A recent report has revealed that Turkish President Recep Tayyip Erdogan conspired with Saudi Arabian authorities and facilitated the ground for foreign-sponsored militants to capture the northwestern Syrian city of Idlib last March following days of clashes with Syrian troops.
The report, published by Lebanon-based Arabic-language al-Manar satellite television network and citing unnamed sources, said that Riyadh funneled weapons and money to the militants, including the al-Qaeda-affiliated Jabhat al-Nusra group, while Ankara provided logistical support as well as massive fire cover for the extremists.
The al-Manar report also said that a command center was set up in Turkey in order to organize the offensive against Idlib, located roughly 295 kilometers (183 miles) north of the Syrian capital, Damascus.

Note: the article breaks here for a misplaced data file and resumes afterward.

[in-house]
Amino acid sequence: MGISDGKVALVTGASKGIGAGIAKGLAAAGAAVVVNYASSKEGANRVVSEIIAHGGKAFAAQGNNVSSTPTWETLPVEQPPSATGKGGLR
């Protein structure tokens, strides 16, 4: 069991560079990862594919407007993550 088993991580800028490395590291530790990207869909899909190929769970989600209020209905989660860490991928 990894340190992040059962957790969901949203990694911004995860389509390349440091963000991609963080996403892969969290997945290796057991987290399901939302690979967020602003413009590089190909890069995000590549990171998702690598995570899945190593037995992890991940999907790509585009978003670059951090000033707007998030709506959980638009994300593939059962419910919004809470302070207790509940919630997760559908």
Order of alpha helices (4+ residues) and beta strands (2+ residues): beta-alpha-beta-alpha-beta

Saudi officials, in return, paid for satellite images that the command center needed for the purpose.
Moreover, Turkey supplied the militants during the battles with Wi-Fi Internet connectivity via an unmanned aerial vehicle that flew overhead and linked the computers and smart phones used by the militants together.
On March 28, foreign-backed militants seized Idlib in northwestern Syria after more than five days of fierce fighting with units of government forces.
Syria has been plagued by a deadly crisis fueled by Takfiri groups since March 2011. More than 222,000 people have so far been killed in the conflict, according to the so-called Syrian Observatory for Human Rights.
Over 3.8 million Syrians have also fled the violence to neighboring countries, namely Jordan and Lebanon, and more than 7.2 million others have also become internally uprooted, according to the United Nations.